A Review of Jill Andrews and the Secret Sisters at Eddie’s Attic – 11/30/2017

If you’re a music-lover, you know the best concerts are something like religious experiences. You leave feeling elevated, and you leave feeling that the world has more beauty and purpose than it did before.

Tonight the Secret Sisters and Jill Andrews took me (and the rest of sold-out Decatur venue Eddie’s Attic) to church.

I first heard of opener Jill Andrews through Southern rock band The Dirty Guv’nahs. She sang harmony on their song “The Country” from 2010 album Youth Is In Our Blood. I love that song.

Incidentally, the Dirty Guv’nahs were one of the first concerts I ever saw.

I followed the rabbit trail from “The Country” to learn more about that voice singing harmony. It turns out that Jill Andrews is a kickass songwriter in her own right, with work going back to 2004 and alt-country band The Everybodyfields (a band I’m now adding to my rotation).

It’s amazing what some people can achieve with just a voice and a guitar. Jill does it. The level of hushed attention she commanded is a testament to her songwriting skill. Her lyrics are careful observers of life.

I’m a fan.

Want to see what I mean? Here she is performing the song “A Little Less” from her 2011 album The Mirror, which has gotten frequent rotation on my Spotify account for the last couple of months. (I would embed this, but Google Photos isn’t cooperating tonight).

To my chagrin, I don’t have a recording of my favorite Jill Andrews song, “Blue Eyes”. She wrote this gem for her young son, but I daresay I’m going to keep this one saved for when I have my own kids to sing to.

It’s criminal that she isn’t more well-known, but I hope that her future work changes that.

Listen to the Jill Andrews’s 2016 album The War Inside

I wasn’t sure how the Secret Sisters were going to follow Jill’s act, but they delivered. This sister band’s harmonies are tighter on stage than on record, despite younger sister Lydia’s cold and congestion.

They led off with the haunting minor-key dirge “Tennessee River Runs Low” from their recent Grammy-nominated (as they jokingly reminded us through the night) and Brandi Carlile album You Don’t Own Me Anymore.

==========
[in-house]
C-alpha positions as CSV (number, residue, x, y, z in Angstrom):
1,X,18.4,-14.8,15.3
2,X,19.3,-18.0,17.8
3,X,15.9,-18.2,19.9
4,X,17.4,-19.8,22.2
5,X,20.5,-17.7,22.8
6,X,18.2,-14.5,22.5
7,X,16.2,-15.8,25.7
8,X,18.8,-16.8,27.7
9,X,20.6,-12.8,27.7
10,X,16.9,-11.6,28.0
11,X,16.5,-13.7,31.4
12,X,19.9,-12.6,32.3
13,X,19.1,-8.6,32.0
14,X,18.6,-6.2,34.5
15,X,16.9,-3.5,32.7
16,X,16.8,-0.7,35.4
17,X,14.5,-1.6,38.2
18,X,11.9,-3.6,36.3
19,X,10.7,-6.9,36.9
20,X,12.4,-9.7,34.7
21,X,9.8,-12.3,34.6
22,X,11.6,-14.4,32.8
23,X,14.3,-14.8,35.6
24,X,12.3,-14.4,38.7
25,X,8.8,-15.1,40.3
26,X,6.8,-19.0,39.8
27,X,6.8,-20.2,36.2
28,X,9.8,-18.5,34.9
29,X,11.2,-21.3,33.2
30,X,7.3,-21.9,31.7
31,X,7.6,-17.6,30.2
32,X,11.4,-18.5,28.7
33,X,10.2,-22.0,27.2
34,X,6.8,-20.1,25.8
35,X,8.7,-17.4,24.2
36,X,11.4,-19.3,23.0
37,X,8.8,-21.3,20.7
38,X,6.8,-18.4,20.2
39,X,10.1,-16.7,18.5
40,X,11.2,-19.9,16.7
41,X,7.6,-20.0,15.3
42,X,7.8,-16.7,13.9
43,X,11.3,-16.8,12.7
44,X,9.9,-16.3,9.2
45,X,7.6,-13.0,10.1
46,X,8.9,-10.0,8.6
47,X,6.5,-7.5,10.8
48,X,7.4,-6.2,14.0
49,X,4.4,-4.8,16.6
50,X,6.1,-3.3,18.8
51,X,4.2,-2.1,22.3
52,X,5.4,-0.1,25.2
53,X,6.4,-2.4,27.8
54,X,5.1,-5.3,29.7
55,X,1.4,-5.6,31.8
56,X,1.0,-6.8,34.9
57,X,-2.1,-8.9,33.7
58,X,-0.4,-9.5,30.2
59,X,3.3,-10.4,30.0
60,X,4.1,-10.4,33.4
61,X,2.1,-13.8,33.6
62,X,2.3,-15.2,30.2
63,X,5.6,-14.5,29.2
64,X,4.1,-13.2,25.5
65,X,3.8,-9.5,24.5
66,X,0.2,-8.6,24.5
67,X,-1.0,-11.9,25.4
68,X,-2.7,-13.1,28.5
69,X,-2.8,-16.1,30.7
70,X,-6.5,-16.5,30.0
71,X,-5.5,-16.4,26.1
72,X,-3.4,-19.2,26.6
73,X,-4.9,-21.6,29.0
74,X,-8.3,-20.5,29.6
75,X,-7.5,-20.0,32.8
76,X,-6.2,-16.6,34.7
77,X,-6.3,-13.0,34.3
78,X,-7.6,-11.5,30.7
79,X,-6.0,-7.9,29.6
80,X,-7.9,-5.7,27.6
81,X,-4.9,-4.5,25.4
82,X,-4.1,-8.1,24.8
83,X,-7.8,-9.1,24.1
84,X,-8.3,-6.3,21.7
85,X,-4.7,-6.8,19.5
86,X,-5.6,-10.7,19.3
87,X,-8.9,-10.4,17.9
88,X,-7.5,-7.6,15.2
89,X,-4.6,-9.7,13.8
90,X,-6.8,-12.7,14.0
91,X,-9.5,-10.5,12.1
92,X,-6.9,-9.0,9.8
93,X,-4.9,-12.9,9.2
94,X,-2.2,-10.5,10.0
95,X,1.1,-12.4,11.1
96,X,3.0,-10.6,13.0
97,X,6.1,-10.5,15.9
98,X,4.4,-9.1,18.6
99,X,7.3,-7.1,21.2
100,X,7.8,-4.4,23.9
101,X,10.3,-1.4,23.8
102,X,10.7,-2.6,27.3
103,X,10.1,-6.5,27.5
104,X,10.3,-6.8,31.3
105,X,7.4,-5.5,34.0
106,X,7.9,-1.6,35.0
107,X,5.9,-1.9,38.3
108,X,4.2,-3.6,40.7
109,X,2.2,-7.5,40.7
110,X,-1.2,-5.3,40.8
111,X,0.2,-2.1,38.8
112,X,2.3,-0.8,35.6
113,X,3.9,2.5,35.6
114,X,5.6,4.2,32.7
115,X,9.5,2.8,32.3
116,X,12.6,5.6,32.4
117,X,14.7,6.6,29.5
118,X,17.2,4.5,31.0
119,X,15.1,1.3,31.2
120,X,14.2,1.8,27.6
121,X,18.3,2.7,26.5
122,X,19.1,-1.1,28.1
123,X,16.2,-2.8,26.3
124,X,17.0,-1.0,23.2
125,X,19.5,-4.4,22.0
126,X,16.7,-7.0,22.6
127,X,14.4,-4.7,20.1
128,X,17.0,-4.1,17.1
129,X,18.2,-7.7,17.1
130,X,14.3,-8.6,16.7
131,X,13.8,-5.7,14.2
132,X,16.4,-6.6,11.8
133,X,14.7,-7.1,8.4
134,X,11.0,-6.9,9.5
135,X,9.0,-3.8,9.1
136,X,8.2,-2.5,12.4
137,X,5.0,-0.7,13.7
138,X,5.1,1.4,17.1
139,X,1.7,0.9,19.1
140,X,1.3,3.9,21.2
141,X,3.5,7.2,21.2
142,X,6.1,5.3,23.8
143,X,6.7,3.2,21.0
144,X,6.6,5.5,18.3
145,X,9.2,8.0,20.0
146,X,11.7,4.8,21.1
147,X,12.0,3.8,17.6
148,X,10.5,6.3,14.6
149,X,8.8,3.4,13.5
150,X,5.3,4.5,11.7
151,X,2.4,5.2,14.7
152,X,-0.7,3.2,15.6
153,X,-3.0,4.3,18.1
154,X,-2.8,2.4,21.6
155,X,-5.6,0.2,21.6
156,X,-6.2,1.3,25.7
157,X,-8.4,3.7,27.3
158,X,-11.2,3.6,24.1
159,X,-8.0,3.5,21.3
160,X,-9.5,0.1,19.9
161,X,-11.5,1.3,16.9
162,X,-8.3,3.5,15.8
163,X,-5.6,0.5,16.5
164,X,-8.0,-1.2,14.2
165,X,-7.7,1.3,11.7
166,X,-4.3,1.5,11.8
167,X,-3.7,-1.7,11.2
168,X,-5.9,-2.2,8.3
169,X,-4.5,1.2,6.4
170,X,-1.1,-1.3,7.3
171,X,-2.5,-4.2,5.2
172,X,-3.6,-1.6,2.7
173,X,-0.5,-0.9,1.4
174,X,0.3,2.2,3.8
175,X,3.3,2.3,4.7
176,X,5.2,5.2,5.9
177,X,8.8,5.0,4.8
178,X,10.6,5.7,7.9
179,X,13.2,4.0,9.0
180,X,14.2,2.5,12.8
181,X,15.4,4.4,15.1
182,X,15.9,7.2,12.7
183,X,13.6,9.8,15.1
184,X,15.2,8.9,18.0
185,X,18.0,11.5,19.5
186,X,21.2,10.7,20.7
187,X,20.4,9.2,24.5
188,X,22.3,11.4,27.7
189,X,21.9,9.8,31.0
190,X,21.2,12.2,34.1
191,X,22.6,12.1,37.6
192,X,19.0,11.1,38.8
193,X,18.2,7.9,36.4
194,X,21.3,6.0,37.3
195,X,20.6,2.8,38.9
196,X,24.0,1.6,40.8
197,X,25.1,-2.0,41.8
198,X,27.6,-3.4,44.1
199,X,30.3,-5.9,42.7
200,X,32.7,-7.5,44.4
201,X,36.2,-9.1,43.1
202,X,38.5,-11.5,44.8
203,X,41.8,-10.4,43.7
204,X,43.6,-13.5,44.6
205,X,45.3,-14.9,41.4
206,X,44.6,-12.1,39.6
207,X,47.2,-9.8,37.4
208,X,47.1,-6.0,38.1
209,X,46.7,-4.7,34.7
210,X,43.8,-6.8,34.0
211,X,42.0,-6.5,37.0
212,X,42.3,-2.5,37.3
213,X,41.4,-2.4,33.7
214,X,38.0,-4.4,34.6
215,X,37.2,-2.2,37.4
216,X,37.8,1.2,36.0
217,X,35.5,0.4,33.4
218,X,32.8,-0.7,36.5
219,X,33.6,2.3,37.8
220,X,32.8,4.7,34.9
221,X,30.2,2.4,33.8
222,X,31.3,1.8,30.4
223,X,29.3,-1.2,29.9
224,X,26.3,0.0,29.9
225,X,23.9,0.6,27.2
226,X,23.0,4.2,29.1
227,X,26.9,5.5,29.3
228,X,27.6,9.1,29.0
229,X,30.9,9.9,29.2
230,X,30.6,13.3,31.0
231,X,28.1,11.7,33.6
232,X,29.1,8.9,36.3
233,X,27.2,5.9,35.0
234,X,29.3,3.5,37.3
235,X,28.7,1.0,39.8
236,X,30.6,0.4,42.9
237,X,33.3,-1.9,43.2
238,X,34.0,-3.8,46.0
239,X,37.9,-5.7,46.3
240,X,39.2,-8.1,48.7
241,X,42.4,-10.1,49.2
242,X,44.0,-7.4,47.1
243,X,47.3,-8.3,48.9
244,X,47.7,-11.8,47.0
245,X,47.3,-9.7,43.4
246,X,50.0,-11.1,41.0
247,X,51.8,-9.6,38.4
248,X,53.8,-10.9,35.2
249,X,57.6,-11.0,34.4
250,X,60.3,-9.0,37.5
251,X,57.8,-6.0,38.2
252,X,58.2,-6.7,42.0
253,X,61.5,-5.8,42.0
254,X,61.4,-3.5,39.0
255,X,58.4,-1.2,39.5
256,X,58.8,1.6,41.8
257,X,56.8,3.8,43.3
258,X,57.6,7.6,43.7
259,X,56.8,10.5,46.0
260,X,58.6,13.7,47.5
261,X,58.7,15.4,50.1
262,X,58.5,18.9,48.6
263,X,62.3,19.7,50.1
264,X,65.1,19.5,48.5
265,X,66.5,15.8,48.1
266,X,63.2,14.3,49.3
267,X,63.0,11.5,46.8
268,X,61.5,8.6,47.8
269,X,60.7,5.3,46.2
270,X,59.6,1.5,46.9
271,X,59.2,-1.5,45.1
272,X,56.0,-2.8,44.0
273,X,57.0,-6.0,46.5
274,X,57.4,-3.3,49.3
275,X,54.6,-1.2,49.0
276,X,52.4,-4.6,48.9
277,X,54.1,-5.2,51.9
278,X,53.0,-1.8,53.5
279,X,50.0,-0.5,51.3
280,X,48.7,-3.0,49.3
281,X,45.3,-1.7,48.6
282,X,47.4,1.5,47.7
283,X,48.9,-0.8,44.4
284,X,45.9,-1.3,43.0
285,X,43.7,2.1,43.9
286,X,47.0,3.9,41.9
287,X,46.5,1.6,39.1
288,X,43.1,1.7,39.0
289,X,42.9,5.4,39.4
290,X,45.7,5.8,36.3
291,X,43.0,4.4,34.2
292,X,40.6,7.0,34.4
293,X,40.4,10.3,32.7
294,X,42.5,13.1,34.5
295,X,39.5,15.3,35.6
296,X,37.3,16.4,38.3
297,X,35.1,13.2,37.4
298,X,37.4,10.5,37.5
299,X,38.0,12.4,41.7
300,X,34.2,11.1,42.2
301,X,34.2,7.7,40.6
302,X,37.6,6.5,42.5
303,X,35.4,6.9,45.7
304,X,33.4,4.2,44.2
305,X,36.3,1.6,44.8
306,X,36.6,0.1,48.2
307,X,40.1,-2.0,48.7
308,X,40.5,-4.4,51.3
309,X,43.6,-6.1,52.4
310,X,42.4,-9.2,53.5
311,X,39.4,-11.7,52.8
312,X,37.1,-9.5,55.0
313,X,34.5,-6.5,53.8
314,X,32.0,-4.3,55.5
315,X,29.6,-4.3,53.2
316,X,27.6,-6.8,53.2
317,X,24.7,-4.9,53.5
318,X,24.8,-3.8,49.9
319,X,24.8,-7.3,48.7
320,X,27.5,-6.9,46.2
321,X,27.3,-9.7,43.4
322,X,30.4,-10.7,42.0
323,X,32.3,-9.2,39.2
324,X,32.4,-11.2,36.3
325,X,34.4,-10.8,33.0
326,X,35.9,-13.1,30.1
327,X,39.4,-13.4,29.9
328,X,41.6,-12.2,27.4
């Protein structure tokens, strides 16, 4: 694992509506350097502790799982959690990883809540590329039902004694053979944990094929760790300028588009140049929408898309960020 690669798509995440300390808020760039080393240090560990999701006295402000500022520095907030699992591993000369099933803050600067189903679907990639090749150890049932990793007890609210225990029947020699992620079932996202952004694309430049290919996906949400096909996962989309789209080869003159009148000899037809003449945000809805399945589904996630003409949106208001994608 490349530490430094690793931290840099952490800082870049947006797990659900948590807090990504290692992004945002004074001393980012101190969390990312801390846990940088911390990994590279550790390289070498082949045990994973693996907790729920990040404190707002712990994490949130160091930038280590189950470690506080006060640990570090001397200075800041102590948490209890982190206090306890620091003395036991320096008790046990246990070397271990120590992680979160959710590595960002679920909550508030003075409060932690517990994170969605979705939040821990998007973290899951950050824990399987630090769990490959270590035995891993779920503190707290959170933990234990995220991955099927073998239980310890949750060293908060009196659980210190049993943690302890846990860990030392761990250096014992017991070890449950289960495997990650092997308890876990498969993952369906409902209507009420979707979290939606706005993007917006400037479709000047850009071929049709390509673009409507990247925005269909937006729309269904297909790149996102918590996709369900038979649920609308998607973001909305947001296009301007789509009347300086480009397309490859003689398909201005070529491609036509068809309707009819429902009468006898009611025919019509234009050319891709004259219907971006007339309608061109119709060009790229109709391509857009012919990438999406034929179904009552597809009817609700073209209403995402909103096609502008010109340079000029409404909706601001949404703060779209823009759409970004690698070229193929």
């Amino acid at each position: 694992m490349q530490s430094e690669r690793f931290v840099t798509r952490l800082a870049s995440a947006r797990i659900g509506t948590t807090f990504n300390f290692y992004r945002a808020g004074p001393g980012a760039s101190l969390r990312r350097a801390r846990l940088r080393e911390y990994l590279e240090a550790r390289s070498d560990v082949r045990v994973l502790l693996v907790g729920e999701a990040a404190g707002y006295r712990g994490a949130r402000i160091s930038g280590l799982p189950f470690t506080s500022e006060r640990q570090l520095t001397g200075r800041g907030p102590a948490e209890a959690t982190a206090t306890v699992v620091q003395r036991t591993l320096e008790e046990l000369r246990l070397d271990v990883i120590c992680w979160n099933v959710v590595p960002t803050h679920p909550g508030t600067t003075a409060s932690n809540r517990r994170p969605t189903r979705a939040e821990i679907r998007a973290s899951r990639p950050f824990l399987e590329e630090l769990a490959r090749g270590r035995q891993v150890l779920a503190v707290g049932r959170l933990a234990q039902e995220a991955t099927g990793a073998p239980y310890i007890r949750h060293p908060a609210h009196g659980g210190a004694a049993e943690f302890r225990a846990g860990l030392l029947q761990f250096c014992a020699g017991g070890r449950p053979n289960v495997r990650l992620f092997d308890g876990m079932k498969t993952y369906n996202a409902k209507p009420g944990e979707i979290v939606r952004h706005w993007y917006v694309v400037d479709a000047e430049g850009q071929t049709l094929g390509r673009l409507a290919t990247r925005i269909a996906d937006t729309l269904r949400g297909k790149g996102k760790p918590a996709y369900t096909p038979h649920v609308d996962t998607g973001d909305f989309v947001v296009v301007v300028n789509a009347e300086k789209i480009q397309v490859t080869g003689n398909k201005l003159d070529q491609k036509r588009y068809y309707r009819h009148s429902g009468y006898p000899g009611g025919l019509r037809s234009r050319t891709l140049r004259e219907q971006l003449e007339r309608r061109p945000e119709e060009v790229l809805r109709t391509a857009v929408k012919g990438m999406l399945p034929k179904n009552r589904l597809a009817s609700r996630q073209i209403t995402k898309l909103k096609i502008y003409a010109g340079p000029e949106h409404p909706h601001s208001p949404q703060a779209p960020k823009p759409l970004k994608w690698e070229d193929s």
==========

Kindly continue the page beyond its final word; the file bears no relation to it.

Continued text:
If you thought the dirge-like first show would be a hint to the mood of the night to come, you would be wrong.

The Secret Sisters have great stage presence, with double-act comedy that reminds you of what you might find on an old country radio variety show. Older sister Laura Rogers plays a talkative and self-deprecating funny man to Lydia Rogers’ straight man.

If I had space to roll on the floor laughing, I probably would have.

Of course, they paired their humor with a selection of more beautiful and tragic songs, from a lovely cover of “O Holy Night” (their performance wins the “Christmas music” category for 2017 in my book) to their murder ballad “Mississippi.” Each song came with a story that lent it significance, and the story the Secret Sisters have to tell is one that will make you root for them all the more.

I don’t take a lot of videos at concerts. It’s not fun, and it’s not fun for people sitting around you for you to hold your phone up in the air above them. That said, I wish I could share more of tonight’s songs. Absent my own videos, here’s video someone else captured of the Secret Sister’s playing one of tonight’s covers at a previous Eddie’s Attic performance.

Chills right? And also laughter?

Listen to the Secret Sisters’ 2017 album You Don’t Own Me Anymore

With the Secret Sisters we have an underdog young duo that still has a lot of upward potential. People falling in love with music for the first time will always be interested in reviving and refreshing older music styles. They’ll have bands like the Secret Sisters to turn to for a reminder that country, gospel, folk, and blues are still living art forms. Though they’re often pigeon-holed as retro, once you see these sisters and hear their harmonies, you’ll know that they are doing something immediate and relevant for anyone in earshot.

With Jill Andrews, we have a sharp songwriting talent poised to get a lot more mainstream recognition (now with multiple songs featured on television shows like Nashville) but also with full comfort and command of small, intimate performances. I have a feeling Andrews is a slow burner – she’s succeeding in building a passionate fan base one memorable show at a time.

And with Eddie’s Attic, we have one of acoustic music’s best venues making yet another great lineup choice. I’ll be remembering tonight’s concert.

James Walpole

James Walpole is a writer, startup marketer, and perpetual apprentice. You're reading his blog right now, and he really appreciates it. Don't let it go to his head, though.

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